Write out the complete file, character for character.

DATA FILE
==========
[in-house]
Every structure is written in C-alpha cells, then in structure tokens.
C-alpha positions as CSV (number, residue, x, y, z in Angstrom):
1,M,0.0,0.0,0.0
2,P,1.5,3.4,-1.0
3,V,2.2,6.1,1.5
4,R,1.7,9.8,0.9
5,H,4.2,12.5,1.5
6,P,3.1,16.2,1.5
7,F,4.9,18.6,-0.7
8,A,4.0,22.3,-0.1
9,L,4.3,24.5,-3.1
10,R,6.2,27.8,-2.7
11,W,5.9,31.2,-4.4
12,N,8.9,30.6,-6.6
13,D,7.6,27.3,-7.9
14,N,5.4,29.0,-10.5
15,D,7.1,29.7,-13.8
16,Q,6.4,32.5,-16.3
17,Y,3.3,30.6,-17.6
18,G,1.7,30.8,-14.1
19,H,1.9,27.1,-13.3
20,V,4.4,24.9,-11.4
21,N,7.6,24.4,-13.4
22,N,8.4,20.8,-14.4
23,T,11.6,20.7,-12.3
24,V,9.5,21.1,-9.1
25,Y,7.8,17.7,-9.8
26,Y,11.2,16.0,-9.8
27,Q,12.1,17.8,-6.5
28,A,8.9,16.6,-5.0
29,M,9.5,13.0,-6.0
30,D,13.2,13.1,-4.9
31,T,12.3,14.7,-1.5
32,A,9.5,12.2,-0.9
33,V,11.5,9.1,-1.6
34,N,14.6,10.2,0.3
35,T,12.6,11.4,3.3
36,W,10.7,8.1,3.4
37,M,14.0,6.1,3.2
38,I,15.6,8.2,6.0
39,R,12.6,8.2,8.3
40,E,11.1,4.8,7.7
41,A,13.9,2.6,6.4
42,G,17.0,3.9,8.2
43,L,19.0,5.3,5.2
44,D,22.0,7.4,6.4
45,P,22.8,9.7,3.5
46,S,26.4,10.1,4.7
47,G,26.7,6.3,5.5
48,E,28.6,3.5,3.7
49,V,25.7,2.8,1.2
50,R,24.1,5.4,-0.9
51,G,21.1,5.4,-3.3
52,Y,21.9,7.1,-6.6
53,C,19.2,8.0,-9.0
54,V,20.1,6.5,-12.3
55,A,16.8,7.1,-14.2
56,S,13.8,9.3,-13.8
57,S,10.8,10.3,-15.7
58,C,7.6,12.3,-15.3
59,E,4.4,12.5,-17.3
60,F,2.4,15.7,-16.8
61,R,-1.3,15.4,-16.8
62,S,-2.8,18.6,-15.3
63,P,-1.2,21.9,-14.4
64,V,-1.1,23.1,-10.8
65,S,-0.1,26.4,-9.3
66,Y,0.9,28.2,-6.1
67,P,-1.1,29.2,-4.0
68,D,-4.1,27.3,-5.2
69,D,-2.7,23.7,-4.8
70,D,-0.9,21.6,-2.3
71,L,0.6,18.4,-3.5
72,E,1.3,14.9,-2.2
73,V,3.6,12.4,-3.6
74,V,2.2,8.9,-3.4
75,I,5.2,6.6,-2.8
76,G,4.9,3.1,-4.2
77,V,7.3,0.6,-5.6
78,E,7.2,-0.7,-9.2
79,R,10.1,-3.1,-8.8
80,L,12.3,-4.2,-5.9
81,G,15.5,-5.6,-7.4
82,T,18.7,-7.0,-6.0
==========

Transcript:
[in-house]
Every structure is written in C-alpha cells, then in structure tokens.
C-alpha positions as CSV (number, residue, x, y, z in Angstrom):
1,M,0.0,0.0,0.0
2,P,1.5,3.4,-1.0
3,V,2.2,6.1,1.5
4,R,1.7,9.8,0.9
5,H,4.2,12.5,1.5
6,P,3.1,16.2,1.5
7,F,4.9,18.6,-0.7
8,A,4.0,22.3,-0.1
9,L,4.3,24.5,-3.1
10,R,6.2,27.8,-2.7
11,W,5.9,31.2,-4.4
12,N,8.9,30.6,-6.6
13,D,7.6,27.3,-7.9
14,N,5.4,29.0,-10.5
15,D,7.1,29.7,-13.8
16,Q,6.4,32.5,-16.3
17,Y,3.3,30.6,-17.6
18,G,1.7,30.8,-14.1
19,H,1.9,27.1,-13.3
20,V,4.4,24.9,-11.4
21,N,7.6,24.4,-13.4
22,N,8.4,20.8,-14.4
23,T,11.6,20.7,-12.3
24,V,9.5,21.1,-9.1
25,Y,7.8,17.7,-9.8
26,Y,11.2,16.0,-9.8
27,Q,12.1,17.8,-6.5
28,A,8.9,16.6,-5.0
29,M,9.5,13.0,-6.0
30,D,13.2,13.1,-4.9
31,T,12.3,14.7,-1.5
32,A,9.5,12.2,-0.9
33,V,11.5,9.1,-1.6
34,N,14.6,10.2,0.3
35,T,12.6,11.4,3.3
36,W,10.7,8.1,3.4
37,M,14.0,6.1,3.2
38,I,15.6,8.2,6.0
39,R,12.6,8.2,8.3
40,E,11.1,4.8,7.7
41,A,13.9,2.6,6.4
42,G,17.0,3.9,8.2
43,L,19.0,5.3,5.2
44,D,22.0,7.4,6.4
45,P,22.8,9.7,3.5
46,S,26.4,10.1,4.7
47,G,26.7,6.3,5.5
48,E,28.6,3.5,3.7
49,V,25.7,2.8,1.2
50,R,24.1,5.4,-0.9
51,G,21.1,5.4,-3.3
52,Y,21.9,7.1,-6.6
53,C,19.2,8.0,-9.0
54,V,20.1,6.5,-12.3
55,A,16.8,7.1,-14.2
56,S,13.8,9.3,-13.8
57,S,10.8,10.3,-15.7
58,C,7.6,12.3,-15.3
59,E,4.4,12.5,-17.3
60,F,2.4,15.7,-16.8
61,R,-1.3,15.4,-16.8
62,S,-2.8,18.6,-15.3
63,P,-1.2,21.9,-14.4
64,V,-1.1,23.1,-10.8
65,S,-0.1,26.4,-9.3
66,Y,0.9,28.2,-6.1
67,P,-1.1,29.2,-4.0
68,D,-4.1,27.3,-5.2
69,D,-2.7,23.7,-4.8
70,D,-0.9,21.6,-2.3
71,L,0.6,18.4,-3.5
72,E,1.3,14.9,-2.2
73,V,3.6,12.4,-3.6
74,V,2.2,8.9,-3.4
75,I,5.2,6.6,-2.8
76,G,4.9,3.1,-4.2
77,V,7.3,0.6,-5.6
78,E,7.2,-0.7,-9.2
79,R,10.1,-3.1,-8.8
80,L,12.3,-4.2,-5.9
81,G,15.5,-5.6,-7.4
82,T,18.7,-7.0,-6.0